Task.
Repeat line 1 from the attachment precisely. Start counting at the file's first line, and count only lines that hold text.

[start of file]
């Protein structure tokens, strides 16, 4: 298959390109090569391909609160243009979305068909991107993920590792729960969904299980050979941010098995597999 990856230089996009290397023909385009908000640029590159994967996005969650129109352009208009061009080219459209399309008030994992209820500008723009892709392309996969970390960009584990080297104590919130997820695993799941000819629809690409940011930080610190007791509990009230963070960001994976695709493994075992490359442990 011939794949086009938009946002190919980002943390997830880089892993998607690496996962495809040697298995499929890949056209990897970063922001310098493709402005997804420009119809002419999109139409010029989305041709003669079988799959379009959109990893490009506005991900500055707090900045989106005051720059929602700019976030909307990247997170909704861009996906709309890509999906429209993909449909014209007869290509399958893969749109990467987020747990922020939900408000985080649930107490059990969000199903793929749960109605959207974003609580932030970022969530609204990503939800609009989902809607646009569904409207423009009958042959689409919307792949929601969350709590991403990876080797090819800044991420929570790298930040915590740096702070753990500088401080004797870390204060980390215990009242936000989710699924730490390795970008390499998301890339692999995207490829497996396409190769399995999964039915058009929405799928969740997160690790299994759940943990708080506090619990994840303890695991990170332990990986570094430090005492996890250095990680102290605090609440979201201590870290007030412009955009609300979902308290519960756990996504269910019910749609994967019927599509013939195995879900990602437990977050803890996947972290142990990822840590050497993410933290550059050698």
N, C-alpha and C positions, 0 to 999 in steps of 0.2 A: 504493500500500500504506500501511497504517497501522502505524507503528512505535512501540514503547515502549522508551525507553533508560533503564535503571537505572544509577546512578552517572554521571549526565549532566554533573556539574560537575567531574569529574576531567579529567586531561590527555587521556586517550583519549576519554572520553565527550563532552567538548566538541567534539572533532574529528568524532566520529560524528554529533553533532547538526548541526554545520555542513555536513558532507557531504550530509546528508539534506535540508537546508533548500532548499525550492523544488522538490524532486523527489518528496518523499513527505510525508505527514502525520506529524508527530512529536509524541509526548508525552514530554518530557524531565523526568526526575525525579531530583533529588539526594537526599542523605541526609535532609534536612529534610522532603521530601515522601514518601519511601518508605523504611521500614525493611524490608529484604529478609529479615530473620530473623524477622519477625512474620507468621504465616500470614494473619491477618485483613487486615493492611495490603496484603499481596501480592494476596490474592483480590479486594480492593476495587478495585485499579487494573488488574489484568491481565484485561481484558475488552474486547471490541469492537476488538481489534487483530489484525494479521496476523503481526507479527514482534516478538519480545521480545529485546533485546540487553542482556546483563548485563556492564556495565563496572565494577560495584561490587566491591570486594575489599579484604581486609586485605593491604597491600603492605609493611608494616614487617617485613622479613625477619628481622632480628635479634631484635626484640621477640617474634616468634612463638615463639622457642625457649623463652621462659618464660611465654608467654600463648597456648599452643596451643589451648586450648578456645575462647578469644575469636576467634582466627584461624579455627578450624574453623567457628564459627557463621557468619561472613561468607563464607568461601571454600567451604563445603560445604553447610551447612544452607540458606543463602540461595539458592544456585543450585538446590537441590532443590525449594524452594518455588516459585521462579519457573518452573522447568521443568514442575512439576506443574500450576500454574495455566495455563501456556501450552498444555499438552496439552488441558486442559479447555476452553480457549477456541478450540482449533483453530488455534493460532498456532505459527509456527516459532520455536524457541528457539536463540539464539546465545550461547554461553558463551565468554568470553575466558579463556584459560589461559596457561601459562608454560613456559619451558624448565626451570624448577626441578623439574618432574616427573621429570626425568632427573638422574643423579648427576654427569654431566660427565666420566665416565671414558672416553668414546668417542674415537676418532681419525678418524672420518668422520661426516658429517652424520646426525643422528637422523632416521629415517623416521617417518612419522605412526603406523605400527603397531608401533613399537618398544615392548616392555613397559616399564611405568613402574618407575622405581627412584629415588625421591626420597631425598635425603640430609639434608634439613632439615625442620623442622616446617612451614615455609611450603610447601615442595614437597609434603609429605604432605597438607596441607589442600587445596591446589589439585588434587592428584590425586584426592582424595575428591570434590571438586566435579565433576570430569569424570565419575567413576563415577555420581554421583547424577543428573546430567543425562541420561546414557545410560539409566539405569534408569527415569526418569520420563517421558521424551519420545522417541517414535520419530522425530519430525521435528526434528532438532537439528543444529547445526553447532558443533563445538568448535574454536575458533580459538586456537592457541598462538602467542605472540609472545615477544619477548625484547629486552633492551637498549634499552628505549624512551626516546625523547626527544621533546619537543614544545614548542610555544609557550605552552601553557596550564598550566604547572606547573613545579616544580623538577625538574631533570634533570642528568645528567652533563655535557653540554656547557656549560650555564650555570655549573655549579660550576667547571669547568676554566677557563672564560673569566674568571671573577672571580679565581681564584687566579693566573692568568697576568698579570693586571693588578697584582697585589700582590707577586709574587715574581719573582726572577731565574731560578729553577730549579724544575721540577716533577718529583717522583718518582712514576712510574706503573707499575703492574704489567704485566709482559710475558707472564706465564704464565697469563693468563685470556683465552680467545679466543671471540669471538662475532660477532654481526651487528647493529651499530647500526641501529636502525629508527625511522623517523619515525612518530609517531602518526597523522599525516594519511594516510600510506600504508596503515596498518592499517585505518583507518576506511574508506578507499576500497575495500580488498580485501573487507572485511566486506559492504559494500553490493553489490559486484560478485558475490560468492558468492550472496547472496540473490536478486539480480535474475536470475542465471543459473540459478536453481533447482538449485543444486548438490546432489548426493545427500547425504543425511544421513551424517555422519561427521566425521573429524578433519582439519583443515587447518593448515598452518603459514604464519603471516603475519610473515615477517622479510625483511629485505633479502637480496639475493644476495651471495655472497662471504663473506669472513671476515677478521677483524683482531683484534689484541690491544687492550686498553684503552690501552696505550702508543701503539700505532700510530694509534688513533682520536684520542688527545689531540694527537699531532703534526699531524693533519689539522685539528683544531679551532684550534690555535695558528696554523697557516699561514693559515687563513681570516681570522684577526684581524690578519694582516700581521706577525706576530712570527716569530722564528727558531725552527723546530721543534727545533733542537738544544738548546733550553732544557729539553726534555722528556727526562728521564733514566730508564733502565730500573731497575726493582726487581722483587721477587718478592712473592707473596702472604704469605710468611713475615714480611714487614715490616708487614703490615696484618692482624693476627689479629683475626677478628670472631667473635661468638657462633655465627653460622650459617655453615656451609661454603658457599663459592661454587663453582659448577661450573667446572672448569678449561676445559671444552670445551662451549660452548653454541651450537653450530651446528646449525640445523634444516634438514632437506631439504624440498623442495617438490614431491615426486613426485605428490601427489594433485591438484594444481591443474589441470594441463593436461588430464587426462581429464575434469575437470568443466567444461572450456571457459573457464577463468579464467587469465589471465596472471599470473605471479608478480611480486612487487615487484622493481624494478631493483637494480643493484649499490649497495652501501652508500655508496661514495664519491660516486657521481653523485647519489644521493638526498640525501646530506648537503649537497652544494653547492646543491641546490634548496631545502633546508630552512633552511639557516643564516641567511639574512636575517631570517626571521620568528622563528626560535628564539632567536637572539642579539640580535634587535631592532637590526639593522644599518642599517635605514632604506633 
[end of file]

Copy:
């Protein structure tokens, strides 16, 4: 298959390109090569391909609160243009979305068909991107993920590792729960969904299980050979941010098995597999 990856230089996009290397023909385009908000640029590159994967996005969650129109352009208009061009080219459209399309008030994992209820500008723009892709392309996969970390960009584990080297104590919130997820695993799941000819629809690409940011930080610190007791509990009230963070960001994976695709493994075992490359442990 011939794949086009938009946002190919980002943390997830880089892993998607690496996962495809040697298995499929890949056209990897970063922001310098493709402005997804420009119809002419999109139409010029989305041709003669079988799959379009959109990893490009506005991900500055707090900045989106005051720059929602700019976030909307990247997170909704861009996906709309890509999906429209993909449909014209007869290509399958893969749109990467987020747990922020939900408000985080649930107490059990969000199903793929749960109605959207974003609580932030970022969530609204990503939800609009989902809607646009569904409207423009009958042959689409919307792949929601969350709590991403990876080797090819800044991420929570790298930040915590740096702070753990500088401080004797870390204060980390215990009242936000989710699924730490390795970008390499998301890339692999995207490829497996396409190769399995999964039915058009929405799928969740997160690790299994759940943990708080506090619990994840303890695991990170332990990986570094430090005492996890250095990680102290605090609440979201201590870290007030412009955009609300979902308290519960756990996504269910019910749609994967019927599509013939195995879900990602437990977050803890996947972290142990990822840590050497993410933290550059050698």